For this version I have begun giving the other players some AI, however it’s very basic for now.
For the AI player, if he detects that the ball is available he will run towards it. Once he collects it he will make a pass to you. I have also added the player velocity to the calculation so the space pass works even if you are moving. Of course, if you change direction after your team mate has passed the ball it will miss it’s target. This was the same in the original Football Superstars game as you cannot predict what another player’s change of direction might be, obviously. If you are in possession he doesn’t know what to do so he just runs in circles!
I also updated the goalkeeper so that he can detect the ball coming. He will now make a dive to one side or the other based on where in his detection zone the ball is. It’s not very accurate and needs modifying, but it suffices for now. The diving animations are taken from Mixamo.
This means I can now play a one-two with my team mate to score a goal, with the goalkeeper making a diving attempt to save it. He can’t actually save it yet but it looks good! I used the Unity Physics Raycast functionality on the goalmouth so that a target now appears for your player when you are aiming towards the goal. This gives you a better idea of where your shot is going when shooting.
You can see it all in action in the latest video below.
For this version I have added something that was in the original Football Superstars game – Space Passing. This allowed you to target a team mate and use the spacebar to pass the ball directly to his feet, even if he was running.
To get this to work you have to resort to some mathematics. You know the start position of the ball and you can also get the position of the target player.
My maths sucks, so I researched the required formula online and created a method in Unity (I’m using the C# scripting language) to make this calculation which is called whenever you hit the spacebar in the game.
For the moment, the receiving player is static. However, he will return the ball to you after about 1 second. This version doesn’t take your velocity into account so you need to be static when receiving the ball. However, the AI will locate you if you even if you have moved and return the ball to your feet.
The ball still uses the Unity physics engine, but the required velocity and angle to reach the target is pre-calculated. Once the receiving player detects the ball at his feet he will capture it and control it to stop it going any further.
For this version, I loaded the Mixamo football character into Blender and created some new football kit textures for him using Gimp. I also created a goalkeeper version and gave him a goalkeeping idle animation taken from Mixamo.
I now have two teams on the pitch. None of them have been programmed to do anything yet, but they’re there and have the same animation capabilities as the main player.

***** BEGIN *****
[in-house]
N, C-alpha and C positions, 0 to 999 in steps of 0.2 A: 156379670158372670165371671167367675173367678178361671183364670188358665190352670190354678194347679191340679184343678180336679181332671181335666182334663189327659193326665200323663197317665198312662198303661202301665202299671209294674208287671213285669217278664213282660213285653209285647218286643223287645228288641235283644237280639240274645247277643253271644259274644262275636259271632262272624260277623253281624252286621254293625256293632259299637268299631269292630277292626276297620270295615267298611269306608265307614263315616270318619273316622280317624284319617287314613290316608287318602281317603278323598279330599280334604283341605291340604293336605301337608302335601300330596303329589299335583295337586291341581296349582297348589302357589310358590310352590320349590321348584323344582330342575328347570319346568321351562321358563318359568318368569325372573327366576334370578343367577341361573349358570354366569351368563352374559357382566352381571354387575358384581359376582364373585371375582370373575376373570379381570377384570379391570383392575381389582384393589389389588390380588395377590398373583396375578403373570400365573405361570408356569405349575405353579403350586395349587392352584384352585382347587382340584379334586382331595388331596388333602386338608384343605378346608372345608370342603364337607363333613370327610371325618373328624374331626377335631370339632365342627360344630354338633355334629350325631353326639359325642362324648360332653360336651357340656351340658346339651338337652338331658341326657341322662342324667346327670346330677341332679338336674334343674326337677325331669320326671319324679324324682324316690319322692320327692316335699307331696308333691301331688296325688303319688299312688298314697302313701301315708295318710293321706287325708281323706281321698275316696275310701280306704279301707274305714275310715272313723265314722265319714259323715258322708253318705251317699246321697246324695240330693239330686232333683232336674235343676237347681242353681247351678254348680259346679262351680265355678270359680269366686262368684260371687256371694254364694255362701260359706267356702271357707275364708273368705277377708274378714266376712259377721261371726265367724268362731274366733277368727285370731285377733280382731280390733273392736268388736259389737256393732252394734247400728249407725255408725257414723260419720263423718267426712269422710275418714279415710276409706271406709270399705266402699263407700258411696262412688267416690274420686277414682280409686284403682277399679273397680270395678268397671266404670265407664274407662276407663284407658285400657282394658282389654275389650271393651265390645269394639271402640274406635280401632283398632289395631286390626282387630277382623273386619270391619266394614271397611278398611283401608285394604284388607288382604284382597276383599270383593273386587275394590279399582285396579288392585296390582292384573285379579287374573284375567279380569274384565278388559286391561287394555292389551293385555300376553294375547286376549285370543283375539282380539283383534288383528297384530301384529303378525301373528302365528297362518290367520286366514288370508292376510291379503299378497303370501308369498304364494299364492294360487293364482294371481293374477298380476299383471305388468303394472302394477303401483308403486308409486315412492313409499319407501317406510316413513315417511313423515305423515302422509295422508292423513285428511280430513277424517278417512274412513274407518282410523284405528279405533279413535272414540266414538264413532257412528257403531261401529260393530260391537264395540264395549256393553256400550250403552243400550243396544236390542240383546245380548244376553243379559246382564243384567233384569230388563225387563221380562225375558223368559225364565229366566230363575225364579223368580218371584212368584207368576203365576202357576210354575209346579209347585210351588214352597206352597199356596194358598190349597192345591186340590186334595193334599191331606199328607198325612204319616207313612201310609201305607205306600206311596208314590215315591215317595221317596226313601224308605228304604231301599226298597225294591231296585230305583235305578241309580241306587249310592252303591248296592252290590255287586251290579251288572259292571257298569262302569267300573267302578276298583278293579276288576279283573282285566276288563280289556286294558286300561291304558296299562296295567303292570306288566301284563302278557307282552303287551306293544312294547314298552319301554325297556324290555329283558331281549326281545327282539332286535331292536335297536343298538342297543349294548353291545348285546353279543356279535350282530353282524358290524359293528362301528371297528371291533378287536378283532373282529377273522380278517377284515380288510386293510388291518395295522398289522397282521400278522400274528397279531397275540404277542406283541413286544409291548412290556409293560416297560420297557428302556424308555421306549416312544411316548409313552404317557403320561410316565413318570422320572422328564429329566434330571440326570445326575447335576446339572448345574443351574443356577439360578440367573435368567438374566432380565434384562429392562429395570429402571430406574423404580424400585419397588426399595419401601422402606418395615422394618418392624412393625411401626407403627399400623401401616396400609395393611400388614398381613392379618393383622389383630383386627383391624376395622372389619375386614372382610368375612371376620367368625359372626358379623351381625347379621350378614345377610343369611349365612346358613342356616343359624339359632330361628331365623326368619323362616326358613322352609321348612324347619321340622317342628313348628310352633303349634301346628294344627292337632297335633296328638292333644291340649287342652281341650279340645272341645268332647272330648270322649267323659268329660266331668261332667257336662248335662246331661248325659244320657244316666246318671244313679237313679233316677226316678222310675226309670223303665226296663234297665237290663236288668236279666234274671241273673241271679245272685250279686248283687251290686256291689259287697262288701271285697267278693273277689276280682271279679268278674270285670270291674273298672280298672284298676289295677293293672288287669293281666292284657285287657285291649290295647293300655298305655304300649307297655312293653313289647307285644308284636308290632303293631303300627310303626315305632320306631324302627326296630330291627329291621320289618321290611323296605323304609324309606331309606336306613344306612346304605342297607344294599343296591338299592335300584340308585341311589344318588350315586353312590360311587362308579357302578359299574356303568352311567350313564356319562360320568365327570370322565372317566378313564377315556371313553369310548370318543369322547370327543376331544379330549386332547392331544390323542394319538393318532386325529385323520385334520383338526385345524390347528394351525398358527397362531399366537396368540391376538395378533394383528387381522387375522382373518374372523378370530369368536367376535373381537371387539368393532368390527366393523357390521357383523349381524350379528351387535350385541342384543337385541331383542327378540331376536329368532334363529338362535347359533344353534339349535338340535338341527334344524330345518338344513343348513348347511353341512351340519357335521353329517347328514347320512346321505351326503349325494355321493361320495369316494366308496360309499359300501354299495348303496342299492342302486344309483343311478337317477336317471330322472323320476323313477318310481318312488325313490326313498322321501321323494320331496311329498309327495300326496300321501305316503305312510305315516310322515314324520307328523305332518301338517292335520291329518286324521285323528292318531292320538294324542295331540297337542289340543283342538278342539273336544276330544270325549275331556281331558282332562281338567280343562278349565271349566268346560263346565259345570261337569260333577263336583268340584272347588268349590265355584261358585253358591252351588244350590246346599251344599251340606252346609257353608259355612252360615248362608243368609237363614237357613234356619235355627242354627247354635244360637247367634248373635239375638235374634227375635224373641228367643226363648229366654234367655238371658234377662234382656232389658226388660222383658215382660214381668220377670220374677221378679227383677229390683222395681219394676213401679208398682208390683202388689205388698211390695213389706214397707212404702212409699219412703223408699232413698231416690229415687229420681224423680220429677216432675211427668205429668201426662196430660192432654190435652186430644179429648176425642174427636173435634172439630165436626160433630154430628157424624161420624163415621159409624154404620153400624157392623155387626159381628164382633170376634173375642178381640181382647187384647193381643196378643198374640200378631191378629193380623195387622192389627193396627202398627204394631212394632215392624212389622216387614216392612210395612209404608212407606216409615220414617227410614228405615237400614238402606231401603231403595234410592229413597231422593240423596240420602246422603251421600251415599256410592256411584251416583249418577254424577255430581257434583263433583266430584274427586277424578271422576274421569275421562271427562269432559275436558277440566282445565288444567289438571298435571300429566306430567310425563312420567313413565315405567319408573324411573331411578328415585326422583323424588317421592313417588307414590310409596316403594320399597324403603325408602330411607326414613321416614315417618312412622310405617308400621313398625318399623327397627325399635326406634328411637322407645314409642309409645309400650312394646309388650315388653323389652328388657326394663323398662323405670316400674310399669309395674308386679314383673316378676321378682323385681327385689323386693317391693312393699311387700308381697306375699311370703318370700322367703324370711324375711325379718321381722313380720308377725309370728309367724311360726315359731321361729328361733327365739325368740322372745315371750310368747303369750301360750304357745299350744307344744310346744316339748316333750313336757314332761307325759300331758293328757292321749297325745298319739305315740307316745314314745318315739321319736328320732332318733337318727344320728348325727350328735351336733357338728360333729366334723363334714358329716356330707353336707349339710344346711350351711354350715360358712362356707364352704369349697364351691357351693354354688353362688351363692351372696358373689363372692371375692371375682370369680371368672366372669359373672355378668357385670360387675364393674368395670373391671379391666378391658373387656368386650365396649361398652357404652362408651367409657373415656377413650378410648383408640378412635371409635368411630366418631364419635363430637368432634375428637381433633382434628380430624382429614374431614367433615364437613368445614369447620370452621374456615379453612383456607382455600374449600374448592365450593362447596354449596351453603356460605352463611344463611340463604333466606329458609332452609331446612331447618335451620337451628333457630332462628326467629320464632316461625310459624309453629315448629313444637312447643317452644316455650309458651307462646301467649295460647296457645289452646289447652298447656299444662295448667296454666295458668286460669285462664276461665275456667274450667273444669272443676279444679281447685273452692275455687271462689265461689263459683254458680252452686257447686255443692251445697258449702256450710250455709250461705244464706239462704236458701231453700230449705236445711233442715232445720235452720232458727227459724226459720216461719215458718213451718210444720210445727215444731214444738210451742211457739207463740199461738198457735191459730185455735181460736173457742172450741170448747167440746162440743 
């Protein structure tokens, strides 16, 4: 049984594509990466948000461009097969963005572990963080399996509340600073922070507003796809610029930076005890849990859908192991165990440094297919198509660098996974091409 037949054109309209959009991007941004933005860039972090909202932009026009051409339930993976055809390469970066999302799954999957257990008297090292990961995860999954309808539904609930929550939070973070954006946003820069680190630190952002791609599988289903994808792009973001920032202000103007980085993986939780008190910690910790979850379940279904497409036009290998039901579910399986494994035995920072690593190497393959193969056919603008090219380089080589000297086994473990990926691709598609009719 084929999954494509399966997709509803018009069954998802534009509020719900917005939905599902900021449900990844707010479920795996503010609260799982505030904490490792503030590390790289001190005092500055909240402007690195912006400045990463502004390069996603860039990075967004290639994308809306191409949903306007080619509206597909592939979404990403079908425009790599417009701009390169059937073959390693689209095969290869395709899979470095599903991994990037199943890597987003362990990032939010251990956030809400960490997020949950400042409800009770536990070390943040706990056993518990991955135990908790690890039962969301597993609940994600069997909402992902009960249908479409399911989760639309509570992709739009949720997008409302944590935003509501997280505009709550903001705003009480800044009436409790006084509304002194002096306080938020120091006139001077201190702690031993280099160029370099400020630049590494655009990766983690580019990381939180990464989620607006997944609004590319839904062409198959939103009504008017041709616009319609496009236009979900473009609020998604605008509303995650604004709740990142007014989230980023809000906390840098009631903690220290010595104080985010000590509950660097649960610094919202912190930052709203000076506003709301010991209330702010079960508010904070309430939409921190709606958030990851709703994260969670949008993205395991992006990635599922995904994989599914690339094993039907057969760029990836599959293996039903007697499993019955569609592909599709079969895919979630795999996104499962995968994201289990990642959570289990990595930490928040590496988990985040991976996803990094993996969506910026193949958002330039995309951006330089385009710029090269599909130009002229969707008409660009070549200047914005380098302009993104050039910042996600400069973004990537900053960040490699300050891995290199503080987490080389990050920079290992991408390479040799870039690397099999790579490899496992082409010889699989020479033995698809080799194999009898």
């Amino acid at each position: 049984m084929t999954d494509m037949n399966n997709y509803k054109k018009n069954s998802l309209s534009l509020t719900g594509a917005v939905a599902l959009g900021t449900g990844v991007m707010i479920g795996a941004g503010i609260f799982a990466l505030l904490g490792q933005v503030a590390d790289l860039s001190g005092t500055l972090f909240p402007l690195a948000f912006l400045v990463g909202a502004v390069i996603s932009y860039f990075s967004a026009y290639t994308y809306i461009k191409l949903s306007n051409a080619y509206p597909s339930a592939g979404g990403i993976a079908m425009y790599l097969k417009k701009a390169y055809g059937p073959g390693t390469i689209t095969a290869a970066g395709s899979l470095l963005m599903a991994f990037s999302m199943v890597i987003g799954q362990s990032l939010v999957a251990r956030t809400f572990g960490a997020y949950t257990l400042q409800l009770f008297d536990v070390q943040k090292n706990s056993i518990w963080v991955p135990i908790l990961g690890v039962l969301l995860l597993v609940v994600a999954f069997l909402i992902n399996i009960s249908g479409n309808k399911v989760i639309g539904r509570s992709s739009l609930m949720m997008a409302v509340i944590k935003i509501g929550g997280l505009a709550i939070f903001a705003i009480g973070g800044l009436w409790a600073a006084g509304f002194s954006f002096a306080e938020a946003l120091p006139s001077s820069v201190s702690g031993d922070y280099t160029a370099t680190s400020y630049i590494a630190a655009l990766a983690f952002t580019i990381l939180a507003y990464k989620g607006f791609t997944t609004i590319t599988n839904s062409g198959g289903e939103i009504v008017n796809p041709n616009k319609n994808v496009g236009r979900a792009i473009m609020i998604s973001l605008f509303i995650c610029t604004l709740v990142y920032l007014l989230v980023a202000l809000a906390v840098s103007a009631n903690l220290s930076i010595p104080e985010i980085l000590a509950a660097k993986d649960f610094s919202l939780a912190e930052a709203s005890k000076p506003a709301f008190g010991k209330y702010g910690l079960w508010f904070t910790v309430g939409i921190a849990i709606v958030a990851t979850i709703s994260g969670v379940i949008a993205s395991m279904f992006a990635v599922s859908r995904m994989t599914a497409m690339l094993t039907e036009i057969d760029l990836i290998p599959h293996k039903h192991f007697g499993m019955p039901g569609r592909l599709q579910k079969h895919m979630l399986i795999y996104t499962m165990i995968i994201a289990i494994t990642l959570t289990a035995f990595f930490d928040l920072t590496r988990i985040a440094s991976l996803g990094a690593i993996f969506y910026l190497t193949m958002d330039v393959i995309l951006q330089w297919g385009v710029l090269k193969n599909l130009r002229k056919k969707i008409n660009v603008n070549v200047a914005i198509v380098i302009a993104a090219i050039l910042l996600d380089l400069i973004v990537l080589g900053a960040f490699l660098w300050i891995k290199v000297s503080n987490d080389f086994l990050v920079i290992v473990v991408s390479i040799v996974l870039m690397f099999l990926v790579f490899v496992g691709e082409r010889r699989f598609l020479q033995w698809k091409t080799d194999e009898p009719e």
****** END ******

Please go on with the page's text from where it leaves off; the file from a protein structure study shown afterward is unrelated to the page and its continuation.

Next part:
Some notes on the camera and controls. The third-person camera distance can be zoomed in and out using the mouse scroll wheel. You can rotate around you character by holding the right mouse button. The left button kicks the ball. Once kicked, the ball is under the control of the built in Unity physics engine. An amount of force is added to the ball’s rigidbody based on the vertical camera angle.
Football Superstars was a third-person football MMO which largely flew under the radar, which is a shame for such an excellent and unique football game. It ran continuously from around 2008 – 2020, undergoing a change of ownership around 2014. It is easily my most played game ever with Steam showing around 6000 hours of play and I also played many hours outside of Steam. It was originally developed by Monumental and published by CyberSports (now defunct). The IP is now owned by Coli Games who ran the game from 2014 and who are now reportedly developing a new version using Unity. Coli Games also developed a spin-off browser-based game called Striker Superstars which has also now been shut down.
Once Football Superstars died, my thoughts turned to how challenging it would be to develop a similar game using a modern game engine such as Unity or Unreal. I am much more familiar with Unity than Unreal so I opted for the former.
To make it a little different from the original Football Superstars I decided to base the game on the lesser-known football variation called Futsal, though the engine should be able to adapt to any style of football. It will also be offline only as creating an online game is whole different ball game (pun intended). I will also just be using free assets and tools to create the basics of the game, though I will certainly need to create some basic models and textures myself. These can always be updated later if the game works as intended.
The first stage was to establish the basic technology of a footballer controlling the ball. I created a Futsal Arena in Blender and imported it into Unity. The footballer is a free football character taken from the excellent Mixamo website. This is also the source of the idle, running and kicking animations. I modified the running animation slightly for dribbling using Blender’s animation tools.
I thought I’d lost this diary forever, but thanks to the Web Archive I’ve managed to recover most of it. Some of the images and files are gone, but I’ve put back what I managed to recover from the archives. Also, some of the old links no longer exist, but I’ve changed them to point to archived versions that appear around the correct time in the Web Archive.